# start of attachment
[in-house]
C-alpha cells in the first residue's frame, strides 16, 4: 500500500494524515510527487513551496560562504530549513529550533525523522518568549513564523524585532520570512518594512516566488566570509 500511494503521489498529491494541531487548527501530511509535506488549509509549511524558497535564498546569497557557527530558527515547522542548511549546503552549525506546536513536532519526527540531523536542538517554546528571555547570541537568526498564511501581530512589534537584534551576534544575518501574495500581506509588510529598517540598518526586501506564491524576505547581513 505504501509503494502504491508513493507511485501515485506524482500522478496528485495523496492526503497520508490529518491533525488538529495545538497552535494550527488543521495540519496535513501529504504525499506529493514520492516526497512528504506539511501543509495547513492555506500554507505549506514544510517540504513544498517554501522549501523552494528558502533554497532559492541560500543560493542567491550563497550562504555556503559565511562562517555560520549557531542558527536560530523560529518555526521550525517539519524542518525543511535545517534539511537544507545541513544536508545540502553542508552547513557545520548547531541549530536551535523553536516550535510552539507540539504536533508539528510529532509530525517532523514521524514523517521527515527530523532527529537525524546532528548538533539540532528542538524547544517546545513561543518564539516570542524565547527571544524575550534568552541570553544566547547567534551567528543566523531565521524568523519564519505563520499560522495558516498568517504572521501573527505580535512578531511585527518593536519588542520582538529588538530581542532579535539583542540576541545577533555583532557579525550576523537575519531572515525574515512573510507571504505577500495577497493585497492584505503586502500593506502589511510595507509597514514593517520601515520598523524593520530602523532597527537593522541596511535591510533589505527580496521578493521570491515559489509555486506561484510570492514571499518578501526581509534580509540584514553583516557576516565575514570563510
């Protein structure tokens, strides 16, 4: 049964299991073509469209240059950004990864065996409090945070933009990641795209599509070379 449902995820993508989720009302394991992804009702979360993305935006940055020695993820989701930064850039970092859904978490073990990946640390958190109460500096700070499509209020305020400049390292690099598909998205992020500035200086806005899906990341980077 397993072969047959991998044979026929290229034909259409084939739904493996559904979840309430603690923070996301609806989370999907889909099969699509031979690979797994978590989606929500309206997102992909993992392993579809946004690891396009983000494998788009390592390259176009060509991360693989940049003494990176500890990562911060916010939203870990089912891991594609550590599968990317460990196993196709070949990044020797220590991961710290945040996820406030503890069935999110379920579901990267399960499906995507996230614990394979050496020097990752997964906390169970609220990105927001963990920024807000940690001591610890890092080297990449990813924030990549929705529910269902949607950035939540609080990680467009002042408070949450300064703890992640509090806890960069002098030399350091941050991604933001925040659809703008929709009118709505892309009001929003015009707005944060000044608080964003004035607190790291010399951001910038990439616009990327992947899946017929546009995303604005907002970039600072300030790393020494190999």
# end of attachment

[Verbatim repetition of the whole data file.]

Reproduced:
[in-house]
C-alpha cells in the first residue's frame, strides 16, 4: 500500500494524515510527487513551496560562504530549513529550533525523522518568549513564523524585532520570512518594512516566488566570509 500511494503521489498529491494541531487548527501530511509535506488549509509549511524558497535564498546569497557557527530558527515547522542548511549546503552549525506546536513536532519526527540531523536542538517554546528571555547570541537568526498564511501581530512589534537584534551576534544575518501574495500581506509588510529598517540598518526586501506564491524576505547581513 505504501509503494502504491508513493507511485501515485506524482500522478496528485495523496492526503497520508490529518491533525488538529495545538497552535494550527488543521495540519496535513501529504504525499506529493514520492516526497512528504506539511501543509495547513492555506500554507505549506514544510517540504513544498517554501522549501523552494528558502533554497532559492541560500543560493542567491550563497550562504555556503559565511562562517555560520549557531542558527536560530523560529518555526521550525517539519524542518525543511535545517534539511537544507545541513544536508545540502553542508552547513557545520548547531541549530536551535523553536516550535510552539507540539504536533508539528510529532509530525517532523514521524514523517521527515527530523532527529537525524546532528548538533539540532528542538524547544517546545513561543518564539516570542524565547527571544524575550534568552541570553544566547547567534551567528543566523531565521524568523519564519505563520499560522495558516498568517504572521501573527505580535512578531511585527518593536519588542520582538529588538530581542532579535539583542540576541545577533555583532557579525550576523537575519531572515525574515512573510507571504505577500495577497493585497492584505503586502500593506502589511510595507509597514514593517520601515520598523524593520530602523532597527537593522541596511535591510533589505527580496521578493521570491515559489509555486506561484510570492514571499518578501526581509534580509540584514553583516557576516565575514570563510
């Protein structure tokens, strides 16, 4: 049964299991073509469209240059950004990864065996409090945070933009990641795209599509070379 449902995820993508989720009302394991992804009702979360993305935006940055020695993820989701930064850039970092859904978490073990990946640390958190109460500096700070499509209020305020400049390292690099598909998205992020500035200086806005899906990341980077 397993072969047959991998044979026929290229034909259409084939739904493996559904979840309430603690923070996301609806989370999907889909099969699509031979690979797994978590989606929500309206997102992909993992392993579809946004690891396009983000494998788009390592390259176009060509991360693989940049003494990176500890990562911060916010939203870990089912891991594609550590599968990317460990196993196709070949990044020797220590991961710290945040996820406030503890069935999110379920579901990267399960499906995507996230614990394979050496020097990752997964906390169970609220990105927001963990920024807000940690001591610890890092080297990449990813924030990549929705529910269902949607950035939540609080990680467009002042408070949450300064703890992640509090806890960069002098030399350091941050991604933001925040659809703008929709009118709505892309009001929003015009707005944060000044608080964003004035607190790291010399951001910038990439616009990327992947899946017929546009995303604005907002970039600072300030790393020494190999």